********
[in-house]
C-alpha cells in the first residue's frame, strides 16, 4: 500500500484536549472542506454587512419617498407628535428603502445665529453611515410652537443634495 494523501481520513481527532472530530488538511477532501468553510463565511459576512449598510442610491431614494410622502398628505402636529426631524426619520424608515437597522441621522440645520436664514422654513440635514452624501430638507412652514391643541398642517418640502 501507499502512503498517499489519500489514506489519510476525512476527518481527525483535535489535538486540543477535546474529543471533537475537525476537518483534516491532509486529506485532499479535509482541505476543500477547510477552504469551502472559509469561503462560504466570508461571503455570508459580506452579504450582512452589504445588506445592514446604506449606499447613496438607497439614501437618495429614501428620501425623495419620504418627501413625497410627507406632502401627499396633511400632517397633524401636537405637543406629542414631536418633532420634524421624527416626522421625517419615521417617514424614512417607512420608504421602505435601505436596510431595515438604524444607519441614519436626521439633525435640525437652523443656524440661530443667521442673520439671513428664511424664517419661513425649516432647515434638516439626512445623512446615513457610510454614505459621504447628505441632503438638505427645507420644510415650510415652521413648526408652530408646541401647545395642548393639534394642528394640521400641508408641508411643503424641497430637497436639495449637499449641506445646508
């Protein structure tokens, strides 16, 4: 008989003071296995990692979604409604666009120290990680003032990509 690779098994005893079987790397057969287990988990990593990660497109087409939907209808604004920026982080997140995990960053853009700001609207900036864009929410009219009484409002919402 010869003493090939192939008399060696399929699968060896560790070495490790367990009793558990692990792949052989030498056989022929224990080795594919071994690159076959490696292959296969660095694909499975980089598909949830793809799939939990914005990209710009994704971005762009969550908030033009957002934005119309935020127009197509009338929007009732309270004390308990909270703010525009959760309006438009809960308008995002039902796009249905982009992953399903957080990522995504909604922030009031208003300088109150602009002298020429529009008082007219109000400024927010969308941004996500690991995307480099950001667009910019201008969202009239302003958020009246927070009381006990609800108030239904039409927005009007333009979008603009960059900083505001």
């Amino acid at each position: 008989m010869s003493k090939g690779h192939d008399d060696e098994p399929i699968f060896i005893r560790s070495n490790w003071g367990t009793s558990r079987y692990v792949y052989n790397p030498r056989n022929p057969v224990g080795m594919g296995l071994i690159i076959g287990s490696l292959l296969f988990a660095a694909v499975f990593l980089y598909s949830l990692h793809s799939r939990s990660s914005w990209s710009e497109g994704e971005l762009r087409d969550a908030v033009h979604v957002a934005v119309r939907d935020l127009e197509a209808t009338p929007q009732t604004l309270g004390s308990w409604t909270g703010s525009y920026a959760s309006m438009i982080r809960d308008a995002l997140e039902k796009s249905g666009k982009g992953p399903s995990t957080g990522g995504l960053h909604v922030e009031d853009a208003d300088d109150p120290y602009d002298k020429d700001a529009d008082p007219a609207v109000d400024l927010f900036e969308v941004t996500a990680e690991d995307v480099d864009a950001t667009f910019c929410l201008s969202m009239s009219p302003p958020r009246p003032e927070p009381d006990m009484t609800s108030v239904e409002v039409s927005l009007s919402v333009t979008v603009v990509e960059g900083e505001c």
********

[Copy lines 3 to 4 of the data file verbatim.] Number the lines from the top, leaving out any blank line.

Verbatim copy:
């Protein structure tokens, strides 16, 4: 008989003071296995990692979604409604666009120290990680003032990509 690779098994005893079987790397057969287990988990990593990660497109087409939907209808604004920026982080997140995990960053853009700001609207900036864009929410009219009484409002919402 010869003493090939192939008399060696399929699968060896560790070495490790367990009793558990692990792949052989030498056989022929224990080795594919071994690159076959490696292959296969660095694909499975980089598909949830793809799939939990914005990209710009994704971005762009969550908030033009957002934005119309935020127009197509009338929007009732309270004390308990909270703010525009959760309006438009809960308008995002039902796009249905982009992953399903957080990522995504909604922030009031208003300088109150602009002298020429529009008082007219109000400024927010969308941004996500690991995307480099950001667009910019201008969202009239302003958020009246927070009381006990609800108030239904039409927005009007333009979008603009960059900083505001």
């Amino acid at each position: 008989m010869s003493k090939g690779h192939d008399d060696e098994p399929i699968f060896i005893r560790s070495n490790w003071g367990t009793s558990r079987y692990v792949y052989n790397p030498r056989n022929p057969v224990g080795m594919g296995l071994i690159i076959g287990s490696l292959l296969f988990a660095a694909v499975f990593l980089y598909s949830l990692h793809s799939r939990s990660s914005w990209s710009e497109g994704e971005l762009r087409d969550a908030v033009h979604v957002a934005v119309r939907d935020l127009e197509a209808t009338p929007q009732t604004l309270g004390s308990w409604t909270g703010s525009y920026a959760s309006m438009i982080r809960d308008a995002l997140e039902k796009s249905g666009k982009g992953p399903s995990t957080g990522g995504l960053h909604v922030e009031d853009a208003d300088d109150p120290y602009d002298k020429d700001a529009d008082p007219a609207v109000d400024l927010f900036e969308v941004t996500a990680e690991d995307v480099d864009a950001t667009f910019c929410l201008s969202m009239s009219p302003p958020r009246p003032e927070p009381d006990m009484t609800s108030v239904e409002v039409s927005l009007s919402v333009t979008v603009v990509e960059g900083e505001c």